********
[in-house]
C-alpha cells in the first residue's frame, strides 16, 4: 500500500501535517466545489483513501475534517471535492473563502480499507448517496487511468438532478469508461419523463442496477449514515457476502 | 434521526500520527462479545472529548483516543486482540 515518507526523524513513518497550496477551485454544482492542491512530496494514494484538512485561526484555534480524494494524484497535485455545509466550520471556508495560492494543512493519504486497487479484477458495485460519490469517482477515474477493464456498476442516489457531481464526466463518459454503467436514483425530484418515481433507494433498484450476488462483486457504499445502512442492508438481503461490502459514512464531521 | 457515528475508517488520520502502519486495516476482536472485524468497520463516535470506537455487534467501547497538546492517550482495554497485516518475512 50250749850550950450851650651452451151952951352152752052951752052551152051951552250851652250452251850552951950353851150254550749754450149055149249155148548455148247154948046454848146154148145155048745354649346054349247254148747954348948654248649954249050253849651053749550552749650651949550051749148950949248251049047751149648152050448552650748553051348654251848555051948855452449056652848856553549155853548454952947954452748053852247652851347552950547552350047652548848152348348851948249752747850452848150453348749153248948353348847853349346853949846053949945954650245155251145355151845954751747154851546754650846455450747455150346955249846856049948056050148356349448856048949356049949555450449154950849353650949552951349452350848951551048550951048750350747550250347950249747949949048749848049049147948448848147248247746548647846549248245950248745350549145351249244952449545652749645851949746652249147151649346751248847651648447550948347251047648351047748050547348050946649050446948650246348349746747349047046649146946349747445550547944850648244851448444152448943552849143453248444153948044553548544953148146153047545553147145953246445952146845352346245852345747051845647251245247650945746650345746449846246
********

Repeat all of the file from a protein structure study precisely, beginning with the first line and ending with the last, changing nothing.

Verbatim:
[in-house]
C-alpha cells in the first residue's frame, strides 16, 4: 500500500501535517466545489483513501475534517471535492473563502480499507448517496487511468438532478469508461419523463442496477449514515457476502 | 434521526500520527462479545472529548483516543486482540 515518507526523524513513518497550496477551485454544482492542491512530496494514494484538512485561526484555534480524494494524484497535485455545509466550520471556508495560492494543512493519504486497487479484477458495485460519490469517482477515474477493464456498476442516489457531481464526466463518459454503467436514483425530484418515481433507494433498484450476488462483486457504499445502512442492508438481503461490502459514512464531521 | 457515528475508517488520520502502519486495516476482536472485524468497520463516535470506537455487534467501547497538546492517550482495554497485516518475512 50250749850550950450851650651452451151952951352152752052951752052551152051951552250851652250452251850552951950353851150254550749754450149055149249155148548455148247154948046454848146154148145155048745354649346054349247254148747954348948654248649954249050253849651053749550552749650651949550051749148950949248251049047751149648152050448552650748553051348654251848555051948855452449056652848856553549155853548454952947954452748053852247652851347552950547552350047652548848152348348851948249752747850452848150453348749153248948353348847853349346853949846053949945954650245155251145355151845954751747154851546754650846455450747455150346955249846856049948056050148356349448856048949356049949555450449154950849353650949552951349452350848951551048550951048750350747550250347950249747949949048749848049049147948448848147248247746548647846549248245950248745350549145351249244952449545652749645851949746652249147151649346751248847651648447550948347251047648351047748050547348050946649050446948650246348349746747349047046649146946349747445550547944850648244851448444152448943552849143453248444153948044553548544953148146153047545553147145953246445952146845352346245852345747051845647251245247650945746650345746449846246